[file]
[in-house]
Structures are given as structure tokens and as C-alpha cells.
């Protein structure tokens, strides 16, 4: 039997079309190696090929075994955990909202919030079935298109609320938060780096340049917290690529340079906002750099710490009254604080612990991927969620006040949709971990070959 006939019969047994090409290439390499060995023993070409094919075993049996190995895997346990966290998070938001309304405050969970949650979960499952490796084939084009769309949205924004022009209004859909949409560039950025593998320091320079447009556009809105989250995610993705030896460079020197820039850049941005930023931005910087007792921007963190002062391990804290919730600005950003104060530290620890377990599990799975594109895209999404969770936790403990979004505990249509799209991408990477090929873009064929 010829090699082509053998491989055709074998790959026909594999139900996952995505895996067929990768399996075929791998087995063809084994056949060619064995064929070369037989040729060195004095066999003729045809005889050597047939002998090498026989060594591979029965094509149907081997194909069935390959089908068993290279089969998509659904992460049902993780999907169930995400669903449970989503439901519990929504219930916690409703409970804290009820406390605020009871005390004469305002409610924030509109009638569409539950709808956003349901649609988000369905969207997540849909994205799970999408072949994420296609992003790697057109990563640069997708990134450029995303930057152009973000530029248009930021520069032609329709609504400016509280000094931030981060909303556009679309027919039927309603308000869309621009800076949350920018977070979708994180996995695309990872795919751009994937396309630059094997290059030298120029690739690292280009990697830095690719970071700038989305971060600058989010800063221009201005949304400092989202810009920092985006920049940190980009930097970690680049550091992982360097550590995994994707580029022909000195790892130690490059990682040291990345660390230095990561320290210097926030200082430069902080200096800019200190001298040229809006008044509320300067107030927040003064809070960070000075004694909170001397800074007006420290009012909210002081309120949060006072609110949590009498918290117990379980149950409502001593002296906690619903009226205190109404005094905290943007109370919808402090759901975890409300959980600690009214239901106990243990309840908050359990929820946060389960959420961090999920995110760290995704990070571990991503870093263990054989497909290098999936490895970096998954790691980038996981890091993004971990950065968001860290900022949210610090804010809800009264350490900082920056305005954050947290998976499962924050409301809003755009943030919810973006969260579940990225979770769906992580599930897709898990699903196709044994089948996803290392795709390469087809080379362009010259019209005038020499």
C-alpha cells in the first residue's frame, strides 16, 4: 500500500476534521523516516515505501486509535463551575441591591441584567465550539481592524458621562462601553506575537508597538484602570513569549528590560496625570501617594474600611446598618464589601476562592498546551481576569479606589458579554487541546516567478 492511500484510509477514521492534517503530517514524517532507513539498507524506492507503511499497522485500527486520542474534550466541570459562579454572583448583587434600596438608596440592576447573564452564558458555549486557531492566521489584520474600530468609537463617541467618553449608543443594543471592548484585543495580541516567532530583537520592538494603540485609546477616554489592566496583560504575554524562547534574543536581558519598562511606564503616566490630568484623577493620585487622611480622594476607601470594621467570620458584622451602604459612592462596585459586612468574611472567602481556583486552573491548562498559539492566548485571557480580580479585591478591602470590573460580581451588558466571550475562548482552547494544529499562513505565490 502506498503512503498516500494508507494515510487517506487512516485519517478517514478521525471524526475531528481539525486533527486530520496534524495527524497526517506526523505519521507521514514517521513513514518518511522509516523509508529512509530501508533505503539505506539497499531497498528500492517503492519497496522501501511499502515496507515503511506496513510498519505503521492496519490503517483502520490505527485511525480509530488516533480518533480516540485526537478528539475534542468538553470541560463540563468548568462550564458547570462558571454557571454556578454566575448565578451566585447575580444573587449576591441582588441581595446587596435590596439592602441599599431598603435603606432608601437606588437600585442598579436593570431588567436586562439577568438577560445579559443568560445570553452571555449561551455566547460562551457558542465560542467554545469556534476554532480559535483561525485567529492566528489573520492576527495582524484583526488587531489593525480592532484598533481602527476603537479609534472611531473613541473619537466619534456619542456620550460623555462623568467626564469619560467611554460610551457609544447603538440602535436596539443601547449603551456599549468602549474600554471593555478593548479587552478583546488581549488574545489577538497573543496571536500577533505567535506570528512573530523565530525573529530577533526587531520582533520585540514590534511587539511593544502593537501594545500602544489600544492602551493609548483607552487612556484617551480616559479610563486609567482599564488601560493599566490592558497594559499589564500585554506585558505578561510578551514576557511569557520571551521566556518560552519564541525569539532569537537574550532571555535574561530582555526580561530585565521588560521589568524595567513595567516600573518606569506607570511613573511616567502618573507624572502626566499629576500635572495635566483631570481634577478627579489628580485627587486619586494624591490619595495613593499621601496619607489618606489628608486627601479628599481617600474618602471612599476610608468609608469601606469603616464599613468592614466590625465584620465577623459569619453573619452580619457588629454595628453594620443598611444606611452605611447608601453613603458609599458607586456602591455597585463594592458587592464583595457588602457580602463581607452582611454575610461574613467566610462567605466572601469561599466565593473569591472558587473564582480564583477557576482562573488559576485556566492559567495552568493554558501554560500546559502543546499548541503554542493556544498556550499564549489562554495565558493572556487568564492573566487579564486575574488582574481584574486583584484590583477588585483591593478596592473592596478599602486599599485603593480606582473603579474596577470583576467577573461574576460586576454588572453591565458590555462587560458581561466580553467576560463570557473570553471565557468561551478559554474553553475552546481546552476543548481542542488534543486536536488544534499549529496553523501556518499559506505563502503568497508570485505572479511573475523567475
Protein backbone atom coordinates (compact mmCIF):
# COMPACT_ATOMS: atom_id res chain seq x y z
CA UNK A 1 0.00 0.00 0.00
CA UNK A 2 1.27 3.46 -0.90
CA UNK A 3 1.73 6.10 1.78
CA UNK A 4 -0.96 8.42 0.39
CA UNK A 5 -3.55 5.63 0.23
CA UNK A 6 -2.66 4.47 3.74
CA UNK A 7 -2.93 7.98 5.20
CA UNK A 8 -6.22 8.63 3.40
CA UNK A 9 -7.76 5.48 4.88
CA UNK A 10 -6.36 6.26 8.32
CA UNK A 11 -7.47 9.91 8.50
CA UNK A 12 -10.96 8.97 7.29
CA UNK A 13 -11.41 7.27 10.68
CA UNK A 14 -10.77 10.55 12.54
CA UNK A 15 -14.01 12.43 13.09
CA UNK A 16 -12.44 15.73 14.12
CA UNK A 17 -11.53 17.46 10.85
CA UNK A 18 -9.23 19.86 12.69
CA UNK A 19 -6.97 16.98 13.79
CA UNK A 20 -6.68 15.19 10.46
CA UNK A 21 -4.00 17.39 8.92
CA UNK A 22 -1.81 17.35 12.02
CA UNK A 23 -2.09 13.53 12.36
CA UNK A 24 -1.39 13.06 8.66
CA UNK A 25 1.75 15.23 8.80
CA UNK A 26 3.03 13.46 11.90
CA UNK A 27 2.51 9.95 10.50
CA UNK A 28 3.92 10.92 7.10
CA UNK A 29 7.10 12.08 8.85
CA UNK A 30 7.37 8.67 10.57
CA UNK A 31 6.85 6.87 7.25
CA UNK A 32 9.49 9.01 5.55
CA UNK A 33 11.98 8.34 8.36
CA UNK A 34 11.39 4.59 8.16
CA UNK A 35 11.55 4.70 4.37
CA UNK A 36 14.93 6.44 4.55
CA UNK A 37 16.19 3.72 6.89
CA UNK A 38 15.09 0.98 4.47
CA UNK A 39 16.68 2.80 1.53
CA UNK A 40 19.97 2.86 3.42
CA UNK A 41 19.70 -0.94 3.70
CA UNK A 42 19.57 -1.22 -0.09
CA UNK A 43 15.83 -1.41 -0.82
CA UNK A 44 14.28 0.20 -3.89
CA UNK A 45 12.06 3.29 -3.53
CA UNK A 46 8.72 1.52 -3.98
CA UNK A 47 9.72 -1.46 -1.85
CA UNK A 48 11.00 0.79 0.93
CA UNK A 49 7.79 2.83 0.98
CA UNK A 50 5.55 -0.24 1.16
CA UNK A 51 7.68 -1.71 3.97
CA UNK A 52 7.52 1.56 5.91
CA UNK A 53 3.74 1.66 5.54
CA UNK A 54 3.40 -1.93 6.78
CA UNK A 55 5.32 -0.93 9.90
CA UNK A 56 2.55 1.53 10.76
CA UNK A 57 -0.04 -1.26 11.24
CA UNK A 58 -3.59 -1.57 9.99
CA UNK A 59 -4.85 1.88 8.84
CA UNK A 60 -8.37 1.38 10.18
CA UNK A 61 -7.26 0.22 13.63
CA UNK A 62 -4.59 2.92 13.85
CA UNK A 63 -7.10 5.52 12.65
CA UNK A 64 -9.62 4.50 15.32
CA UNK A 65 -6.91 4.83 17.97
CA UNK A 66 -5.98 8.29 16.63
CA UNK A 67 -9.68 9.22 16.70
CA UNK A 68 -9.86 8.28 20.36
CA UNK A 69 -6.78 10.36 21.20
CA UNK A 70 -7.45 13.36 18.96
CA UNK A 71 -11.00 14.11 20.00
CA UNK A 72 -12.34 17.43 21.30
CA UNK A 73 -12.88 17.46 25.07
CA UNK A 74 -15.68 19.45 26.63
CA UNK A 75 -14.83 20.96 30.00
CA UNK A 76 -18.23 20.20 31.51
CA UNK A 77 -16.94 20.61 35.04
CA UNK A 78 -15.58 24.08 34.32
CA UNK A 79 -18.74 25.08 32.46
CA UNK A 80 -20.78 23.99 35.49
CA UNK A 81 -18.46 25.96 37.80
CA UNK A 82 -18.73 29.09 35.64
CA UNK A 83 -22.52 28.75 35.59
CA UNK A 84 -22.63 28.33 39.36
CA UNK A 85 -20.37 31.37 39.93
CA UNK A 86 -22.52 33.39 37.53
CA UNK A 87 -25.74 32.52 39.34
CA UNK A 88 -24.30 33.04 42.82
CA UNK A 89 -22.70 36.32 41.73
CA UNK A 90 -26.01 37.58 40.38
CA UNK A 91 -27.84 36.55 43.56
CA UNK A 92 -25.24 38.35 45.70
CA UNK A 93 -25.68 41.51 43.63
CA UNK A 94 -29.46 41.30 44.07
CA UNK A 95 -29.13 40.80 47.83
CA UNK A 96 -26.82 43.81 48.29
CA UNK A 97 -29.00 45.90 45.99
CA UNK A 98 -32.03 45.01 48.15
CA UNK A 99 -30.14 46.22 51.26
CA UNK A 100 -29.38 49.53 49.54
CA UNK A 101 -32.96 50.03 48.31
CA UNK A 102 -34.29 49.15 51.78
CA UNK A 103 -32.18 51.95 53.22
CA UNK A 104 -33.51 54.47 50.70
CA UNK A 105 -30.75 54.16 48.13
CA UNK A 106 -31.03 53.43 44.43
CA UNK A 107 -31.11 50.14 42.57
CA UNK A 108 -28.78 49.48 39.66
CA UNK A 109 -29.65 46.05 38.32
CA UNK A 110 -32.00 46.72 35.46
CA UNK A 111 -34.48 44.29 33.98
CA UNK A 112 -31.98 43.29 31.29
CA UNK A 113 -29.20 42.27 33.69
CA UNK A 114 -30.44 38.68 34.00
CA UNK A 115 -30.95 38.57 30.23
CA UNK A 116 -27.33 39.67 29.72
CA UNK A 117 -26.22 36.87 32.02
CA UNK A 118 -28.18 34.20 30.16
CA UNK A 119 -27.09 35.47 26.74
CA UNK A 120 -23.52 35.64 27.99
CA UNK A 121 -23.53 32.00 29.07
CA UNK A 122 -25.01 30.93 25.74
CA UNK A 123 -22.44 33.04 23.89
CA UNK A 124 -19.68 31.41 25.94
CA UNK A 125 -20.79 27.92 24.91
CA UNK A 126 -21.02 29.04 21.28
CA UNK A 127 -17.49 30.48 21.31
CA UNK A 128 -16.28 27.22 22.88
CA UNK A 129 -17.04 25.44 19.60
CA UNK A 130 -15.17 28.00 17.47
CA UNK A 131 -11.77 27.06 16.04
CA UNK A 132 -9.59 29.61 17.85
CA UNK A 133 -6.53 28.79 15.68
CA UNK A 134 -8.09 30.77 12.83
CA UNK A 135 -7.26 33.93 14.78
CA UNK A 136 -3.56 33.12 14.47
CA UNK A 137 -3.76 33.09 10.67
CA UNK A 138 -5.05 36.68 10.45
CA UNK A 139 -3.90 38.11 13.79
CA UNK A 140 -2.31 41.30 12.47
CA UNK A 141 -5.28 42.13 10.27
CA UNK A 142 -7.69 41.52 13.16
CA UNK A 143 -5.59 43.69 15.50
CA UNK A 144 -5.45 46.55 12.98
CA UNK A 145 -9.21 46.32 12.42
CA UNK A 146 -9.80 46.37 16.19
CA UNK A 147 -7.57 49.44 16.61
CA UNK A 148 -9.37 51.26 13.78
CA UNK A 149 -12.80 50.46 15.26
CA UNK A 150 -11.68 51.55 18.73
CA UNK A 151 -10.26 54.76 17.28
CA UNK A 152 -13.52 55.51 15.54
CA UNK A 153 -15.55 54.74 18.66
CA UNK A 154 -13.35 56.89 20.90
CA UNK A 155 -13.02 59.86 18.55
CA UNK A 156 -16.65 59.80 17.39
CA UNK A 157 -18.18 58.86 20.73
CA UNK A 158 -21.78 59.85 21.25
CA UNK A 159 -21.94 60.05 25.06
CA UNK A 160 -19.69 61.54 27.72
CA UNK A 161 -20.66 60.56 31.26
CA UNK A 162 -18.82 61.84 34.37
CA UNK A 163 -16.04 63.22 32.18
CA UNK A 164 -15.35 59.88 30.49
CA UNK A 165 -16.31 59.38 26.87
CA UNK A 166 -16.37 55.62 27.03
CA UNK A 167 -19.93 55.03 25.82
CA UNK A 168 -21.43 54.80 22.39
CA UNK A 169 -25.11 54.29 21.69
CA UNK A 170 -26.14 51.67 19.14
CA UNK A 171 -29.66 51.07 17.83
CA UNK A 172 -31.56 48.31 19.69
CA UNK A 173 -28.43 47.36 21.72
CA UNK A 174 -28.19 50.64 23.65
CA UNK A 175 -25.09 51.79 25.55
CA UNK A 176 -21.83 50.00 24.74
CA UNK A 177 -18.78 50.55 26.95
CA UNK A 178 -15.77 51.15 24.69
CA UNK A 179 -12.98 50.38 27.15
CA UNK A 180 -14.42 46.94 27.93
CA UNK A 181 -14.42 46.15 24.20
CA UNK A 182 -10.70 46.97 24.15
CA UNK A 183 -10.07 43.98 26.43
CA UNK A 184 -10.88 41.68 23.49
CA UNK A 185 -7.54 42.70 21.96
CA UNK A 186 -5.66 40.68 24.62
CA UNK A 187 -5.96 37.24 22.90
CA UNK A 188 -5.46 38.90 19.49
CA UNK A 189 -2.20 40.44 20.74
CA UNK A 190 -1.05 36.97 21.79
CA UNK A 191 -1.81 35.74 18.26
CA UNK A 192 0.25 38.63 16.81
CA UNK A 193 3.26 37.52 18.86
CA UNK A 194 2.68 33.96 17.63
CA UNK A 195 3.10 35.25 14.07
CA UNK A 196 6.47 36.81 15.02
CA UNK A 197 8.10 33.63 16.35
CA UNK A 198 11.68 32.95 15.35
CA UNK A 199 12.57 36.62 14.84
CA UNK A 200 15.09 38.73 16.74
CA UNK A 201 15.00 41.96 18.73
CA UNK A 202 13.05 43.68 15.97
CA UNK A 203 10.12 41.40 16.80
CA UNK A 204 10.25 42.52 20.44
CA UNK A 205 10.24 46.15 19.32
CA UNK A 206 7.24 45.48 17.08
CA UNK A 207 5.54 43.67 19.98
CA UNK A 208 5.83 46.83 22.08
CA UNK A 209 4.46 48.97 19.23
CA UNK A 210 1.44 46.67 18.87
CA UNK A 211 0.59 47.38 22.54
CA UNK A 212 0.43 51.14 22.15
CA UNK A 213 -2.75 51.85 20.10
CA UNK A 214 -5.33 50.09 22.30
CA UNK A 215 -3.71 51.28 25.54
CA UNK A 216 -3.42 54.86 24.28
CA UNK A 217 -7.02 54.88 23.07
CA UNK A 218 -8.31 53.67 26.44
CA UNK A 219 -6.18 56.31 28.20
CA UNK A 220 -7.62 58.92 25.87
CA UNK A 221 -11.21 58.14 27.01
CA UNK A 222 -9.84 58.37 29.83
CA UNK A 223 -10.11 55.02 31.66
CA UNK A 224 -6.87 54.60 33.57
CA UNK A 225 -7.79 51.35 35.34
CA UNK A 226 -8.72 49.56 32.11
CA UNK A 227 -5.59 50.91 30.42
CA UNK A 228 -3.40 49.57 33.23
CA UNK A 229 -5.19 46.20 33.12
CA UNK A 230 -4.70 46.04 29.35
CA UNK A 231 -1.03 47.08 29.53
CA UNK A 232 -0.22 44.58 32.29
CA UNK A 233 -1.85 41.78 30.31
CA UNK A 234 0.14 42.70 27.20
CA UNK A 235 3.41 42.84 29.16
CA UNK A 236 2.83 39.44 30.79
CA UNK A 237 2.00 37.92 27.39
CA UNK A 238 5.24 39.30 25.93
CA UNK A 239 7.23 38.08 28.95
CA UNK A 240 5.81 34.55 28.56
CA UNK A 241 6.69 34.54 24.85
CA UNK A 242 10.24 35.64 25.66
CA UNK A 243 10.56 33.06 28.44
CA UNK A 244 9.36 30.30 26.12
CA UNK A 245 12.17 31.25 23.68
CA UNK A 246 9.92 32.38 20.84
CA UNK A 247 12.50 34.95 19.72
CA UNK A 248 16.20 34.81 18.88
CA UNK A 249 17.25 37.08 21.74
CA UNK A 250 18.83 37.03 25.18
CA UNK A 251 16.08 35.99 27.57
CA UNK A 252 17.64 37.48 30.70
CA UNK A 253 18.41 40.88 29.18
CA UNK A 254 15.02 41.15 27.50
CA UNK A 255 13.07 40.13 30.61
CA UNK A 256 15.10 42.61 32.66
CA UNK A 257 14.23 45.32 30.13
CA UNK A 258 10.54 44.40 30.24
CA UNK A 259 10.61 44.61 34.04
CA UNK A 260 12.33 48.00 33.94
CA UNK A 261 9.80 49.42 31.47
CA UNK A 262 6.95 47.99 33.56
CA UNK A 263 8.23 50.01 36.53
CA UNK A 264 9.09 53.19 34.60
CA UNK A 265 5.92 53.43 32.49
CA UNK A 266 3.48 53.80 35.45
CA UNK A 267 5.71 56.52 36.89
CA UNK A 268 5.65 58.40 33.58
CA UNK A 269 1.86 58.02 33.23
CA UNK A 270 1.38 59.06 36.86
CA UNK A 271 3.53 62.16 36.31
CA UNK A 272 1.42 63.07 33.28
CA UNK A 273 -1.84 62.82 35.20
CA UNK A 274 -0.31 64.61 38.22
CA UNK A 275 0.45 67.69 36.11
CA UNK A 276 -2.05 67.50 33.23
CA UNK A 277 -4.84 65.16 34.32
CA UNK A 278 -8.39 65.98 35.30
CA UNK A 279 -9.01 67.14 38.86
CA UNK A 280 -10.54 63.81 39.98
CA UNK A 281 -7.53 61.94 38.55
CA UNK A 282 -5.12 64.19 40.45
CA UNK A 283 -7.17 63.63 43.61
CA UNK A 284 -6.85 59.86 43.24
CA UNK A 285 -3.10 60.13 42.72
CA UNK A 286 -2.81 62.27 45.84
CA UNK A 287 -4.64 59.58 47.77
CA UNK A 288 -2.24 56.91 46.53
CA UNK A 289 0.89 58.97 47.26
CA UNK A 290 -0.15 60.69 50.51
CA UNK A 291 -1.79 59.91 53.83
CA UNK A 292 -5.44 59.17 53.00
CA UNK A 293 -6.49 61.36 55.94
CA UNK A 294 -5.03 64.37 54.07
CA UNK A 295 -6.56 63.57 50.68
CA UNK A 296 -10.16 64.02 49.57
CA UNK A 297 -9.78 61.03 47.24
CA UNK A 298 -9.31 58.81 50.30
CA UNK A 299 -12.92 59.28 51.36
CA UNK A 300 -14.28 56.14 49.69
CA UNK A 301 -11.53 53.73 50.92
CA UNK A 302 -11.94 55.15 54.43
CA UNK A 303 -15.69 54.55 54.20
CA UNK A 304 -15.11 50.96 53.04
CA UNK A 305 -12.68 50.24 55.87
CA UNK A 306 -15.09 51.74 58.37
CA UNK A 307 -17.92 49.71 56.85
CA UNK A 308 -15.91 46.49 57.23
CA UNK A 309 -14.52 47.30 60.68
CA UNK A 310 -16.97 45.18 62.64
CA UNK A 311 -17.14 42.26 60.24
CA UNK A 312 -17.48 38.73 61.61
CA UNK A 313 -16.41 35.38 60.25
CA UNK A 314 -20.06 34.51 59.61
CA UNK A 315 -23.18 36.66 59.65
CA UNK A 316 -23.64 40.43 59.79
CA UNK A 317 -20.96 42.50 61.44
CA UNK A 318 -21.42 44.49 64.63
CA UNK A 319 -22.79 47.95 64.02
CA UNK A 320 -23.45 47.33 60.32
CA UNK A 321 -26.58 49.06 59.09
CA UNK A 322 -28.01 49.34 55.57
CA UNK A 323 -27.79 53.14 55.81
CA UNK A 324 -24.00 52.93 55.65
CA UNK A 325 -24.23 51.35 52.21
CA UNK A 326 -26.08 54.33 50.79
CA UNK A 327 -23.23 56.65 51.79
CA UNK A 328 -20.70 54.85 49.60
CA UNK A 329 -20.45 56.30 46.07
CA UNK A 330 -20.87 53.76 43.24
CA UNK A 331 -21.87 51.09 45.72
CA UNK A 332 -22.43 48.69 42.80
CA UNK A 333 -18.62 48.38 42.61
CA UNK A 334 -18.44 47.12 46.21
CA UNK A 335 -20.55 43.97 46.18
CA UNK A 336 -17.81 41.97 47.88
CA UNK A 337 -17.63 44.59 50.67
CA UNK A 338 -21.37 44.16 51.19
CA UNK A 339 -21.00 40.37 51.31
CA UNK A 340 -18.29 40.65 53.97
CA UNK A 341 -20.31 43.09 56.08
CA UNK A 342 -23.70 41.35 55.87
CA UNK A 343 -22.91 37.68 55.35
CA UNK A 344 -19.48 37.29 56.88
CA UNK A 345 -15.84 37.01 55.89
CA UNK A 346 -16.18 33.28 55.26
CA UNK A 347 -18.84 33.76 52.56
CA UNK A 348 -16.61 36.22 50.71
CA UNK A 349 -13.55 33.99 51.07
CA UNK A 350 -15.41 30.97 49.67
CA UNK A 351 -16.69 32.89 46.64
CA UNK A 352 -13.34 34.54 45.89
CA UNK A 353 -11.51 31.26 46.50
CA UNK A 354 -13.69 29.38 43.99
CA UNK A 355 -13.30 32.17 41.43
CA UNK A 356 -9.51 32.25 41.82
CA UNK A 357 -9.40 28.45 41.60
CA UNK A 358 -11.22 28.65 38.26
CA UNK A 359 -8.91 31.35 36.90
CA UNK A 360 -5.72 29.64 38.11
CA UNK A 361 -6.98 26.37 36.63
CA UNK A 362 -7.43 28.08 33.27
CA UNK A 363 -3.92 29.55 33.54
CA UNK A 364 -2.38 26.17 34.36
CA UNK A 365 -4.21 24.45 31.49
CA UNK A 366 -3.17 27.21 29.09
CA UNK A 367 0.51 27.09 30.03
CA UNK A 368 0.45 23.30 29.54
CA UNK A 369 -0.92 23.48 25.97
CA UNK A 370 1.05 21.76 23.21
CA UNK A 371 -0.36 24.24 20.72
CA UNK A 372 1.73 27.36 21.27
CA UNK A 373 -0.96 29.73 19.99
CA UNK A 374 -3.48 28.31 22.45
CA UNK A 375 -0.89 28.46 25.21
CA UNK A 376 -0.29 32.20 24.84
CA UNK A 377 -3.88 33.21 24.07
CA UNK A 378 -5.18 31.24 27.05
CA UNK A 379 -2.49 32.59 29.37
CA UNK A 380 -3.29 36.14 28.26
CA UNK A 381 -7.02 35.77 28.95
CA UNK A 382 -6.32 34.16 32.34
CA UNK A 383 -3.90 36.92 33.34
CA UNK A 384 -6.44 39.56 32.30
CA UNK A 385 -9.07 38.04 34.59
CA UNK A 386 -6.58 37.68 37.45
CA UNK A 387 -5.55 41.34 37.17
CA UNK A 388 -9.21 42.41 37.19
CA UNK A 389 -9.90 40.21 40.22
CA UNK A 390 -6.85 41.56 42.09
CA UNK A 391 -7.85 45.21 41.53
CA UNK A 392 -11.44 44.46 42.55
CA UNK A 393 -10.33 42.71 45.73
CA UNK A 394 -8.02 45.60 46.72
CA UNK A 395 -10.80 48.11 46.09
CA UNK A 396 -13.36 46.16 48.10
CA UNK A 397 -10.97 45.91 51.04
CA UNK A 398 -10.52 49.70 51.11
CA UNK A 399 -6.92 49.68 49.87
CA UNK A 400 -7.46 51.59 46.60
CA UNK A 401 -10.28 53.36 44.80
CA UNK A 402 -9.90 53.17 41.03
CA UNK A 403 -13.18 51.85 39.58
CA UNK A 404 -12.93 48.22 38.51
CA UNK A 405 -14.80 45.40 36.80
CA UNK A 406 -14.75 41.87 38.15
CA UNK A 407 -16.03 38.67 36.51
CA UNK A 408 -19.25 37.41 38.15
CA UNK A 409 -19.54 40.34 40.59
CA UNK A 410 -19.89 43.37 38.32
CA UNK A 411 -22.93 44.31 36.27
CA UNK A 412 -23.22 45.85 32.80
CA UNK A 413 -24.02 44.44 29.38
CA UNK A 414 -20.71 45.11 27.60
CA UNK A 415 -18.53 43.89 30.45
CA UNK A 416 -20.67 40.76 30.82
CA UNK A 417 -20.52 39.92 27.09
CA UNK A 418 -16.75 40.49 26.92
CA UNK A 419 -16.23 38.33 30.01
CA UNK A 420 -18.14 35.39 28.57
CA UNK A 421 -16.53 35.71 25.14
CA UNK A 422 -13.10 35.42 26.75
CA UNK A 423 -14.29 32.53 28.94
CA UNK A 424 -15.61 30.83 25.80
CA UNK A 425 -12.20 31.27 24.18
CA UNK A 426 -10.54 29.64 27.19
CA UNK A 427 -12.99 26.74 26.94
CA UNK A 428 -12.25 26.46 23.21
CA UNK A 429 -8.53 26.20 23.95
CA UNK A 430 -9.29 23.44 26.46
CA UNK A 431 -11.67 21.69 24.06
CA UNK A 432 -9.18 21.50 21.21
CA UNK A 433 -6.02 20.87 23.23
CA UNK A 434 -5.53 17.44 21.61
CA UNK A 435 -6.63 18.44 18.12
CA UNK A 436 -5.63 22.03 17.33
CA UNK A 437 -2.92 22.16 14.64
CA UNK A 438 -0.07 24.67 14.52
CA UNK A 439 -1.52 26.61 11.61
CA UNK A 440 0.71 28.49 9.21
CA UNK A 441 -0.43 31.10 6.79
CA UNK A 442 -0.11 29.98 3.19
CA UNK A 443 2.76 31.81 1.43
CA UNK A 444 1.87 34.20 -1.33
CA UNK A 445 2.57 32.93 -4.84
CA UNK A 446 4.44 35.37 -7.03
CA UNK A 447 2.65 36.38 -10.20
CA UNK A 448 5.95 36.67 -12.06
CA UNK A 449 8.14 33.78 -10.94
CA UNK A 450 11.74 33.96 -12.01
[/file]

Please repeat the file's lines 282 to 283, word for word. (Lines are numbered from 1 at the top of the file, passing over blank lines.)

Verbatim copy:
CA UNK A 276 -2.05 67.50 33.23
CA UNK A 277 -4.84 65.16 34.32